Living Bird Magazine
The strange, warty-faced Muscovy Duck causes confusion for some bird watchers, as it's very distinctive and quite commonly seen, yet does not appear in some field guides. Truly wild individuals are restricted to south Texas and points south, but domesticated versions occur in parks and farms across much of North America. Wild Muscovy Ducks are glossy black with bold white wing patches and are forest dwellers that nest in tree cavities. Their range expanded into Texas in the 1980s; feral populations also exist in Florida.More ID Info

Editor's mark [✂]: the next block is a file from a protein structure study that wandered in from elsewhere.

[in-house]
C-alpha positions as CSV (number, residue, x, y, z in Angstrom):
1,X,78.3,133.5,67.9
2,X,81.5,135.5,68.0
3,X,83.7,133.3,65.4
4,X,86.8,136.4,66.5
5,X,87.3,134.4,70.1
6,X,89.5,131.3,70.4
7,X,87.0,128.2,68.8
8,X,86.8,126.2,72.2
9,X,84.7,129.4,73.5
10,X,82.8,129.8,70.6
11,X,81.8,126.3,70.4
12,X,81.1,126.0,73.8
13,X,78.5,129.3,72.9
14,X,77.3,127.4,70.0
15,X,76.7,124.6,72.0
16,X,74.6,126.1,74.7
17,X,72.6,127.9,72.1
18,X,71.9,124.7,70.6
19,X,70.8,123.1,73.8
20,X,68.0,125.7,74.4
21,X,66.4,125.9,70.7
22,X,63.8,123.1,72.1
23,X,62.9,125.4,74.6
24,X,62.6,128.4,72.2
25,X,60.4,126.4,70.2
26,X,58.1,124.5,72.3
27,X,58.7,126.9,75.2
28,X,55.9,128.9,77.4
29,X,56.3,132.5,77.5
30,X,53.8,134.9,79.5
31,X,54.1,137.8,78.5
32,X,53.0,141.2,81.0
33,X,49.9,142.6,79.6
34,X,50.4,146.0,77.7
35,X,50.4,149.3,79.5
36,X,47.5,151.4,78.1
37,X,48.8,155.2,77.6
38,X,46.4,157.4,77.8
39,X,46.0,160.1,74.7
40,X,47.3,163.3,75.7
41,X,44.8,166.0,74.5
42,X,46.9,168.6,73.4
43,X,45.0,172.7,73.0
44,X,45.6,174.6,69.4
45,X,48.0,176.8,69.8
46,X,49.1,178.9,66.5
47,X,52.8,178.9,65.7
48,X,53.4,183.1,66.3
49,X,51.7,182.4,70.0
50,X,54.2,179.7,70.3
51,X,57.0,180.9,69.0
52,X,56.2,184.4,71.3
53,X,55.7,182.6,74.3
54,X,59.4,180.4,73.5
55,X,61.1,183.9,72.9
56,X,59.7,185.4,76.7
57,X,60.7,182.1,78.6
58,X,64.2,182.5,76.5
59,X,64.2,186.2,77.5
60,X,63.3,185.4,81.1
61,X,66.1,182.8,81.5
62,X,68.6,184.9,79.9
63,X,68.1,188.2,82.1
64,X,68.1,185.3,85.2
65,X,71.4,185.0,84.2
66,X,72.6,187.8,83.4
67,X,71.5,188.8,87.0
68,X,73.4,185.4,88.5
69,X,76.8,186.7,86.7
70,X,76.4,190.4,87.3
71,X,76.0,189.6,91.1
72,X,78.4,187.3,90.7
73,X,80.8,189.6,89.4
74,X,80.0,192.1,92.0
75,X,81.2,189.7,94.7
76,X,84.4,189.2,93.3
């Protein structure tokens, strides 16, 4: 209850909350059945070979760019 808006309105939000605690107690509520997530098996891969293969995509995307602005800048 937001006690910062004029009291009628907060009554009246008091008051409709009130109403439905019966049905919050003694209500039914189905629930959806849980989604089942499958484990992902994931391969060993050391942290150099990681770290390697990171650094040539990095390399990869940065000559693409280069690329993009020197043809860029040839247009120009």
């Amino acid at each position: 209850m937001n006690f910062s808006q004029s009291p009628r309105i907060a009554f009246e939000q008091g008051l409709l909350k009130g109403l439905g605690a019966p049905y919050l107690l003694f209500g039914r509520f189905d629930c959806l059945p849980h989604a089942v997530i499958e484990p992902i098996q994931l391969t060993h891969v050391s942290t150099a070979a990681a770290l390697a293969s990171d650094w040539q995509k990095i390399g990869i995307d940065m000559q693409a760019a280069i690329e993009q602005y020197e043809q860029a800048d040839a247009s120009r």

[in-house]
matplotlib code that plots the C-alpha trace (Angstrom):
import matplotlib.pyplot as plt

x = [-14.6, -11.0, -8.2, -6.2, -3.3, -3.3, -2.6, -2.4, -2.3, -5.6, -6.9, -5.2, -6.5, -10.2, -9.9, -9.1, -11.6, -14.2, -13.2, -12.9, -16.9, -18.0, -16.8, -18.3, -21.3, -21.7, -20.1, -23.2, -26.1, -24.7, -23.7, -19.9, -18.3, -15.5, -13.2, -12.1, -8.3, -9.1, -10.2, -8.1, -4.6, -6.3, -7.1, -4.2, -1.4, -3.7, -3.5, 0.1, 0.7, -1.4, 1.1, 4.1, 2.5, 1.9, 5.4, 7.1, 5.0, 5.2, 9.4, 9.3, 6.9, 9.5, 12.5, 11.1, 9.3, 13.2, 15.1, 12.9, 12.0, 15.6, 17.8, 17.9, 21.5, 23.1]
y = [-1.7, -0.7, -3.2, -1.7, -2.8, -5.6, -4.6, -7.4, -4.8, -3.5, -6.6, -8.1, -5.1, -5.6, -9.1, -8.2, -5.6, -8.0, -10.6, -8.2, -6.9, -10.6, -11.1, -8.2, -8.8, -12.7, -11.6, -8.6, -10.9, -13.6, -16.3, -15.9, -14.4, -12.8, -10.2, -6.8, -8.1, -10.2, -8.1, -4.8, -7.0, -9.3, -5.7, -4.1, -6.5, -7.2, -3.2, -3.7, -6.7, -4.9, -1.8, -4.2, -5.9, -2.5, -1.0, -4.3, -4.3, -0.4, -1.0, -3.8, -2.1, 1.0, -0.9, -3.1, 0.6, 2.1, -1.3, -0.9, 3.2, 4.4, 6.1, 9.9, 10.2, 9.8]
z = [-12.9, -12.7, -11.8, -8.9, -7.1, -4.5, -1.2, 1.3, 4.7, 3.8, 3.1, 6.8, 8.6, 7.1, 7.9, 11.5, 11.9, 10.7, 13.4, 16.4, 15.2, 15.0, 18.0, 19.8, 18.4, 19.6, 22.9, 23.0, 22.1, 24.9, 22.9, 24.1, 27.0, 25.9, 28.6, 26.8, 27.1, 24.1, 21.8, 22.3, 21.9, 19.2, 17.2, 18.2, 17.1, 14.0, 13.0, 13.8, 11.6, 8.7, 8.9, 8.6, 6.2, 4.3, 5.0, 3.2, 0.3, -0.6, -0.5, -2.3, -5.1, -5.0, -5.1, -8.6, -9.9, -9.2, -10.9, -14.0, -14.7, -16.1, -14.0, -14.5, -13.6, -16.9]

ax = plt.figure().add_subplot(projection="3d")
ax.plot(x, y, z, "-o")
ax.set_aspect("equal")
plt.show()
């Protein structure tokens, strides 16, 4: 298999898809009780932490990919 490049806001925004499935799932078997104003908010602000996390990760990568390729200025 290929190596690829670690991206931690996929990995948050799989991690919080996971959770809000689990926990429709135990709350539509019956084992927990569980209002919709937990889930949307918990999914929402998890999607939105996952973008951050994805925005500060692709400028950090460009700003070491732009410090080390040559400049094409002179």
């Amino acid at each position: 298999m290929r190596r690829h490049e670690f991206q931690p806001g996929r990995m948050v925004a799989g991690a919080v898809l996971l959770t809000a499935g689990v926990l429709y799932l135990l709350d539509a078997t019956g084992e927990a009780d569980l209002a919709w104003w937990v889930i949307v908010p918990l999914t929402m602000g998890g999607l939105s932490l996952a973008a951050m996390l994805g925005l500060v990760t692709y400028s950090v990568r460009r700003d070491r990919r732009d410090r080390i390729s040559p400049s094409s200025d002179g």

Across much of central or southern North America, a trip to a local farm or park has a reasonable chance of turning up a domesticated Muscovy Duck. Their plumage can be extremely variable, but look for the largest, longest-necked ducks and check their faces for red, warty facial skin. If you want to see a truly wild Muscovy Duck, visit the Rio Grande Valley of Texas or forested wetlands in Mexico and the tropical Americas. The highest numbers in the U.S. are found along the Rio Grande in Starr County, between Falcon Dam and Roma.
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